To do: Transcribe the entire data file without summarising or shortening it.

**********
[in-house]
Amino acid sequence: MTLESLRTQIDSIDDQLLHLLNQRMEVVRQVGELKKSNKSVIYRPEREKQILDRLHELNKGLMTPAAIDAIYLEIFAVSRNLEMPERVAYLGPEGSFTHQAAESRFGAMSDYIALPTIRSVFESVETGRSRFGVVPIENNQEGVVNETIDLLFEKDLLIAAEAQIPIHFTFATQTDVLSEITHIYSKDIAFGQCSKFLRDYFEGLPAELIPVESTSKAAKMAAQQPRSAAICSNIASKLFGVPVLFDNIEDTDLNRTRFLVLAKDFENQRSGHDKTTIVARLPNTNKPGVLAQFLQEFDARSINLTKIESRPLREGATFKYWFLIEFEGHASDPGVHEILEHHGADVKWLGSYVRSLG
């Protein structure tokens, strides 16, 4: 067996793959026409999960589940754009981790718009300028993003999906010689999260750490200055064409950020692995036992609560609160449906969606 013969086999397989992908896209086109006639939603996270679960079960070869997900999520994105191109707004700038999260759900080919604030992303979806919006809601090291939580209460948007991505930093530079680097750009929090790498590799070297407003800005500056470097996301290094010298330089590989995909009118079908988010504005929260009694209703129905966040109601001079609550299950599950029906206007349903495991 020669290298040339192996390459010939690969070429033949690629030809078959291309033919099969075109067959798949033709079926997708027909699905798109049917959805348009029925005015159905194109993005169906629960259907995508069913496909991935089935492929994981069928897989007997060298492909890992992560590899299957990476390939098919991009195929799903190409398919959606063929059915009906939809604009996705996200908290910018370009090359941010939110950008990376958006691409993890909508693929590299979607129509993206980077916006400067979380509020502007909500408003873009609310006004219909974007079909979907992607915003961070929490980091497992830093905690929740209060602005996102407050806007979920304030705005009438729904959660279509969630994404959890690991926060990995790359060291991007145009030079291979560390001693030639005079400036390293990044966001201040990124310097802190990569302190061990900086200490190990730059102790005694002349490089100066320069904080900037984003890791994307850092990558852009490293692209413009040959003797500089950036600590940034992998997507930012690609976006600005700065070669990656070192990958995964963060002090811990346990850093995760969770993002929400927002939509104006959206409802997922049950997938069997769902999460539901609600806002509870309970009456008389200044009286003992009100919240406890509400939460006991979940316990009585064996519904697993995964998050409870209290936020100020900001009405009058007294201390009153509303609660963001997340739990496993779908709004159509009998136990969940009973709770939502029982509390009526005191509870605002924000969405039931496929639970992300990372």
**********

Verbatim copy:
[in-house]
Amino acid sequence: MTLESLRTQIDSIDDQLLHLLNQRMEVVRQVGELKKSNKSVIYRPEREKQILDRLHELNKGLMTPAAIDAIYLEIFAVSRNLEMPERVAYLGPEGSFTHQAAESRFGAMSDYIALPTIRSVFESVETGRSRFGVVPIENNQEGVVNETIDLLFEKDLLIAAEAQIPIHFTFATQTDVLSEITHIYSKDIAFGQCSKFLRDYFEGLPAELIPVESTSKAAKMAAQQPRSAAICSNIASKLFGVPVLFDNIEDTDLNRTRFLVLAKDFENQRSGHDKTTIVARLPNTNKPGVLAQFLQEFDARSINLTKIESRPLREGATFKYWFLIEFEGHASDPGVHEILEHHGADVKWLGSYVRSLG
């Protein structure tokens, strides 16, 4: 067996793959026409999960589940754009981790718009300028993003999906010689999260750490200055064409950020692995036992609560609160449906969606 013969086999397989992908896209086109006639939603996270679960079960070869997900999520994105191109707004700038999260759900080919604030992303979806919006809601090291939580209460948007991505930093530079680097750009929090790498590799070297407003800005500056470097996301290094010298330089590989995909009118079908988010504005929260009694209703129905966040109601001079609550299950599950029906206007349903495991 020669290298040339192996390459010939690969070429033949690629030809078959291309033919099969075109067959798949033709079926997708027909699905798109049917959805348009029925005015159905194109993005169906629960259907995508069913496909991935089935492929994981069928897989007997060298492909890992992560590899299957990476390939098919991009195929799903190409398919959606063929059915009906939809604009996705996200908290910018370009090359941010939110950008990376958006691409993890909508693929590299979607129509993206980077916006400067979380509020502007909500408003873009609310006004219909974007079909979907992607915003961070929490980091497992830093905690929740209060602005996102407050806007979920304030705005009438729904959660279509969630994404959890690991926060990995790359060291991007145009030079291979560390001693030639005079400036390293990044966001201040990124310097802190990569302190061990900086200490190990730059102790005694002349490089100066320069904080900037984003890791994307850092990558852009490293692209413009040959003797500089950036600590940034992998997507930012690609976006600005700065070669990656070192990958995964963060002090811990346990850093995760969770993002929400927002939509104006959206409802997922049950997938069997769902999460539901609600806002509870309970009456008389200044009286003992009100919240406890509400939460006991979940316990009585064996519904697993995964998050409870209290936020100020900001009405009058007294201390009153509303609660963001997340739990496993779908709004159509009998136990969940009973709770939502029982509390009526005191509870605002924000969405039931496929639970992300990372």